1 Apr 2018

Hunting exotic disease-carrying mosquitoes

From Sunday Morning, 10:45 am on 1 April 2018

New Zealand could become home to exotic disease-carrying mosquitoes because of climate change and urbanisation.

The discovery of Culex sitiens mosquitoes in the Kaipara Harbour north of Auckland proves non-native mosquito species can sneak in and set up home quite comfortably here, says insect scientist Sophie Hunt.

Mosquito researcher Sophie Hunt

Sophie Hunt Photo: Supplied

At present there are 15 mosquito species in New Zealand – not counting Kaipara Harbour's recent arrivals – 12 of which are found nowhere else in the world.

Currently, none of these carry human disease, but global warming makes it a real possibility other species that do could establish themselves here in the future, Hunt says. 

“With climate change, and the way we’re creating more habitats for them, I think it’s probably a matter of time.”

The warmer it is, the easier it is for the insects to go through their life cycle, she says.

“It’s just faster for them to establish.

“I got a really big shock when I moved from Christchurch to Auckland – how many there are here. It is a big difference.”

Hunt recently co-wrote a paper highlighting the risk as part of a Masters degree at the University of Canterbury.

Her research team surveyed Canterbury and the South Island’s West Coast for two commonly found mosquitoes – the stripy-legged Aedes notoscriptus, from Australia, and the native Culex pervigilans, the type that makes a buzzing sound at night.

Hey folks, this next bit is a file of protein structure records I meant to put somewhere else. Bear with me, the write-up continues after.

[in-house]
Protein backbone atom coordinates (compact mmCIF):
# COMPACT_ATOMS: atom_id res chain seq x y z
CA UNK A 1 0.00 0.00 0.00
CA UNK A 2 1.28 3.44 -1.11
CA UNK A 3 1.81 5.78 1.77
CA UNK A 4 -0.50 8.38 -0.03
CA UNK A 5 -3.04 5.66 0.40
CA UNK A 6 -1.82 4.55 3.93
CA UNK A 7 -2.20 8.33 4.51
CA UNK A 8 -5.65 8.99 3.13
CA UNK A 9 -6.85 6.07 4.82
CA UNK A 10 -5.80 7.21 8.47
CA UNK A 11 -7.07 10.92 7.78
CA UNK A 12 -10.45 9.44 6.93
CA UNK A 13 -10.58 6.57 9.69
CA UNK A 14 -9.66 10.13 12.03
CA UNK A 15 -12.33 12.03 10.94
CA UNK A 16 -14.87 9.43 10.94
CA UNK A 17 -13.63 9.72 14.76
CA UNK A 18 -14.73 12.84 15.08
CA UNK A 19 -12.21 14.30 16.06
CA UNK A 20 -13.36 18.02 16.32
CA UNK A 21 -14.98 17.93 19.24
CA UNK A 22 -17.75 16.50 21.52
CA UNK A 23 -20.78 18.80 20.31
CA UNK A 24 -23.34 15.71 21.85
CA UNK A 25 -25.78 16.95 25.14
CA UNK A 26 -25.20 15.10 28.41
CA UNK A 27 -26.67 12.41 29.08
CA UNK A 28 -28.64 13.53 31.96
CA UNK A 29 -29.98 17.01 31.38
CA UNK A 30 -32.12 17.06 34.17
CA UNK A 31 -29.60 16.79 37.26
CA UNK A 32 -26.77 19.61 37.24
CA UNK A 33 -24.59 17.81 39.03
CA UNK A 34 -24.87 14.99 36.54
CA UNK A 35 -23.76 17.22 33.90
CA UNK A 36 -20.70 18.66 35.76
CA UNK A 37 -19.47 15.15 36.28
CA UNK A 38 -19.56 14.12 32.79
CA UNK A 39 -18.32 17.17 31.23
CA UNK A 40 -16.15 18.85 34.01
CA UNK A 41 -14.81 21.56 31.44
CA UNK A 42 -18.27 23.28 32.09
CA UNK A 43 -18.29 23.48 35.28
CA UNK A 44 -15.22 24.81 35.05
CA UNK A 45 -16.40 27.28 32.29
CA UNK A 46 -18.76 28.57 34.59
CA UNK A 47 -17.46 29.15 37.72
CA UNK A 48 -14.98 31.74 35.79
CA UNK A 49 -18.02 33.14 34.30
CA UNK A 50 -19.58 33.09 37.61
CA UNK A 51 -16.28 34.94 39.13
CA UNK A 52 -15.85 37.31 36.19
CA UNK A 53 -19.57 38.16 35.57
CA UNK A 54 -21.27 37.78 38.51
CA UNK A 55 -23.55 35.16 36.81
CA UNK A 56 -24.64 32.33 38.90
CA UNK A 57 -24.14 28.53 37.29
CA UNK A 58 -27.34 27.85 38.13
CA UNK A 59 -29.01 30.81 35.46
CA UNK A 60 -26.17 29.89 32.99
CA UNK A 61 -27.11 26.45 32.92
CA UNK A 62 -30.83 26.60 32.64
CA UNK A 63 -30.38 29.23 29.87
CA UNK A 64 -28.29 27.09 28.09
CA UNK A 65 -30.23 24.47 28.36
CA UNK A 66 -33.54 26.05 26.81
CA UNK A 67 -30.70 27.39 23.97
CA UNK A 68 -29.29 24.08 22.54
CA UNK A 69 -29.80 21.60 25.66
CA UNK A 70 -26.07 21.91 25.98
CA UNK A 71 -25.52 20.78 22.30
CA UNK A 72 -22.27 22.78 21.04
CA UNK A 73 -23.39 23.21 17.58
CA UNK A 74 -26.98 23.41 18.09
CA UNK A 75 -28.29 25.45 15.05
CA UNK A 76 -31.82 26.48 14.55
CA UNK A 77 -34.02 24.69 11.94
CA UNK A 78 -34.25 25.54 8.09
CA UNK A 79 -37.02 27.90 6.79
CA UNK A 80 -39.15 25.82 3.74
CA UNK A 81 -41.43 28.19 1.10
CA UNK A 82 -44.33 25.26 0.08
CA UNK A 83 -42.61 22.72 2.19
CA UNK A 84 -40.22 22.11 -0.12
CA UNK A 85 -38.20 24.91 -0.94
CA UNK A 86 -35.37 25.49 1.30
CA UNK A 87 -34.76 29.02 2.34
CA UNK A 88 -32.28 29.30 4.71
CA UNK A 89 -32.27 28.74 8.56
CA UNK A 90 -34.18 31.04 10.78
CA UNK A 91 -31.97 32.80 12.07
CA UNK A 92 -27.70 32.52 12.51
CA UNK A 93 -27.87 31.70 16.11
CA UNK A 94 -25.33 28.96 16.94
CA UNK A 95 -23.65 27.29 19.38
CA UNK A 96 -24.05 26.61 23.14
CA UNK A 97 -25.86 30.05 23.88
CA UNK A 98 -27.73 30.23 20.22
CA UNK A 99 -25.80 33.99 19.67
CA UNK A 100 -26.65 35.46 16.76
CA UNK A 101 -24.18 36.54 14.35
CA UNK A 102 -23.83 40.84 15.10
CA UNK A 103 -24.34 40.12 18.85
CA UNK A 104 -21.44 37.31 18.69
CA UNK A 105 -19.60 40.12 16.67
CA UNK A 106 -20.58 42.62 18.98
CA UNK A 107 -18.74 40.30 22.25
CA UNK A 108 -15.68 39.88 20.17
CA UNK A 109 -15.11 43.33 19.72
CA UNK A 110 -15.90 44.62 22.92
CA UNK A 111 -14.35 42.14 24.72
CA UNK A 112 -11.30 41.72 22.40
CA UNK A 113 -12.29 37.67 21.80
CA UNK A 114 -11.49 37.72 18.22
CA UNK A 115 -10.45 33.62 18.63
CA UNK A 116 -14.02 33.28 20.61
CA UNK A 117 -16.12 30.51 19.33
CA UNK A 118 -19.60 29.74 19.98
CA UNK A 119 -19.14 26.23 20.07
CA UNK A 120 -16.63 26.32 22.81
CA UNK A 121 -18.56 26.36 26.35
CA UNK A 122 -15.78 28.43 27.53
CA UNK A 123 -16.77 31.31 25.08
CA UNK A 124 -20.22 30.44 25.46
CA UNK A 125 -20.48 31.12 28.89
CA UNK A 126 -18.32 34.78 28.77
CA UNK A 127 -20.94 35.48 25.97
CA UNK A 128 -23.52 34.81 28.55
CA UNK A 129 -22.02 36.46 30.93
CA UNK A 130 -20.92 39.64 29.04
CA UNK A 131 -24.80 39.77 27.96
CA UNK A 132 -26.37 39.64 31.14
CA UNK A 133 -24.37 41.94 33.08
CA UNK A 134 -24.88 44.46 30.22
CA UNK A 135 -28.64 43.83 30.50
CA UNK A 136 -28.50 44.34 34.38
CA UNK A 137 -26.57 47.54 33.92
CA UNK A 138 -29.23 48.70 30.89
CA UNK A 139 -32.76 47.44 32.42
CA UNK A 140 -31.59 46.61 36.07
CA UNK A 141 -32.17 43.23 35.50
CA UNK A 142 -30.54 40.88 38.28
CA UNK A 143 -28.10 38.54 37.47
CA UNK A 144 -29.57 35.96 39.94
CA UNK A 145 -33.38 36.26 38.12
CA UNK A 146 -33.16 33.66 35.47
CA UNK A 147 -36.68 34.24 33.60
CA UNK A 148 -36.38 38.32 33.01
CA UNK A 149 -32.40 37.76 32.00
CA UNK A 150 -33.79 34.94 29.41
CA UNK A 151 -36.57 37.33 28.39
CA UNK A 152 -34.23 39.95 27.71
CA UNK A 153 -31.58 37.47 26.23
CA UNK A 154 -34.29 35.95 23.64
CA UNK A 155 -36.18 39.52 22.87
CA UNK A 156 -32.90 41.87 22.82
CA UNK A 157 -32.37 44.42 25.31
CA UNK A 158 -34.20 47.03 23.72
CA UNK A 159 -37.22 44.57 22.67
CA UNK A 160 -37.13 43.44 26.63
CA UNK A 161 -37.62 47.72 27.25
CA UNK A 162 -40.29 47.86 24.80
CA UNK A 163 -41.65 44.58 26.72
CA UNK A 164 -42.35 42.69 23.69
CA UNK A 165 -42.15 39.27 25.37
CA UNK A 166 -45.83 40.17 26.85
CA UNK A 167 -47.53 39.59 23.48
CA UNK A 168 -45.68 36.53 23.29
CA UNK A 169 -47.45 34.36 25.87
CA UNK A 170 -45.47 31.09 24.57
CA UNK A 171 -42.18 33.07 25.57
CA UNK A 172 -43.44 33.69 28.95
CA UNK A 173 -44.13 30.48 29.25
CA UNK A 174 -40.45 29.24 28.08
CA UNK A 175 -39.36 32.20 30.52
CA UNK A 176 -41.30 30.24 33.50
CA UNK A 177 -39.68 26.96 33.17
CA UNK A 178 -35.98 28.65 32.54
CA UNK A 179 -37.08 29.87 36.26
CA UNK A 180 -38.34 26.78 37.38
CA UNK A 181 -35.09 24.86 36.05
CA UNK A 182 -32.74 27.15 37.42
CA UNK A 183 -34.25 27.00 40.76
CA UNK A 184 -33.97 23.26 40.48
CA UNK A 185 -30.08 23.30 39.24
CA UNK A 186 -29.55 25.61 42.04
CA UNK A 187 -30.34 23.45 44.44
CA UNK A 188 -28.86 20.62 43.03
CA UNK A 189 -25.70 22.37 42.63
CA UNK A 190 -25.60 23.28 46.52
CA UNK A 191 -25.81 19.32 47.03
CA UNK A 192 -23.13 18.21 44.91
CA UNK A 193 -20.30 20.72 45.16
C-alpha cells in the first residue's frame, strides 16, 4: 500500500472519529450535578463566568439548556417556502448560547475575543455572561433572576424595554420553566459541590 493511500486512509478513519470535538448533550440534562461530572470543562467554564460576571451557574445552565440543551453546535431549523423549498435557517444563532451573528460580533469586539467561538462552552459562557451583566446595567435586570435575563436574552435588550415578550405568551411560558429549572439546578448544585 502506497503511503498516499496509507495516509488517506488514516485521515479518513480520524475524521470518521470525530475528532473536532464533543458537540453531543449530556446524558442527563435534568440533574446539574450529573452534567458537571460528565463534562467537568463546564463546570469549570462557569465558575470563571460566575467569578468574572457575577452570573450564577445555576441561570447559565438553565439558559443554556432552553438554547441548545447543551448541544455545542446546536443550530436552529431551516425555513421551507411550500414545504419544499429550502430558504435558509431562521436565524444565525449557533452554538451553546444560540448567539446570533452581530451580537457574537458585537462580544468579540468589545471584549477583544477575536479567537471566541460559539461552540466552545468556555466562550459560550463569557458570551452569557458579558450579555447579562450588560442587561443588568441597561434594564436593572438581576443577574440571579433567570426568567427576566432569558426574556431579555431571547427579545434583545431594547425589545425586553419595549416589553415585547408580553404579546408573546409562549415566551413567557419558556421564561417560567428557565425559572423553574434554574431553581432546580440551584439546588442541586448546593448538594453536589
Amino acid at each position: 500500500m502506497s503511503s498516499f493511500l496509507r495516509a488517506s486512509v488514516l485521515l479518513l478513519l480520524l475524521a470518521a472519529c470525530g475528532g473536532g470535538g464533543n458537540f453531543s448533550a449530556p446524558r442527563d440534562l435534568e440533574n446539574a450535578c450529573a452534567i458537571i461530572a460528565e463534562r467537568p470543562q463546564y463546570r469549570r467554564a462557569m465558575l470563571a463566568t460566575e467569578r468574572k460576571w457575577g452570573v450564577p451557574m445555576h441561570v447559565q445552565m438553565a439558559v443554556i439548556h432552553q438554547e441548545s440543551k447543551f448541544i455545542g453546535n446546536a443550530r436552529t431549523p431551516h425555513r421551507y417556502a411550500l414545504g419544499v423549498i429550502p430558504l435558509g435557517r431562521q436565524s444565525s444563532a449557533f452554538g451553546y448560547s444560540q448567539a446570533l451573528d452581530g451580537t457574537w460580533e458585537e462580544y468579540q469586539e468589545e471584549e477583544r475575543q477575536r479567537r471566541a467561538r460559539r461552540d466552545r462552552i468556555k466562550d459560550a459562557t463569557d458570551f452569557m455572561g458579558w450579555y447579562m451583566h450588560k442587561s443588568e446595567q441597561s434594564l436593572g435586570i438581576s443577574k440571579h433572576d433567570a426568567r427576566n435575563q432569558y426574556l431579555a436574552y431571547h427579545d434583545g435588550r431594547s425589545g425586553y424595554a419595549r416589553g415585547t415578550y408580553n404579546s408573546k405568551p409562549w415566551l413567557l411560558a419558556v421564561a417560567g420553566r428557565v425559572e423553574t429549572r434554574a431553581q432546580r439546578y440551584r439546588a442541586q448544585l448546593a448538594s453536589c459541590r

The disease-carrying Aedes notoscriptus mosquito is from Australia.

Aedes notoscriptus Photo: Angus McIntosh

“We measured any kind of habitat we could find; forest, natural grassland and farmland and urban areas.

“We just found then so much more in urban areas because there’s so many more habitats.”

In built-up areas and gardens, there are fewer predators than in forests and lakes, she says.

“Dragonflies and damson flies, they all live in the water before they start flying and they really like eating mosquitoes. If you’ve got just a tyre or a pot in the backyard that’s got water in it the mosquitoes can grow up in that because there’s no predators.”

There are various methods of control, including chemical, and Hunt says ports and MPI are doing a great job detecting the insects in ships and vehicles at the border.

The main thing people can do themselves is to try to limit potential habitats, Hunt says.

“[Mosquitoes] don’t fly that far. If you’ve got bucket-loads of mosquitoes flying around you’ve probably got standing water somewhere which is breeding them.”

During the survey, Hunt visited one mosquito-plagued property only to discover a large drum of seaweed soaking in water that a resident was preparing for use on her garden.

“It was full of mosquito larvae – she had just been breeding them herself.”

Hunt's study was co-written with Dr Mark Galatowitsch and Professor Angus McIntosh of UC's School of Biological Sciences and recently published in the ecology journal Freshwater Biology.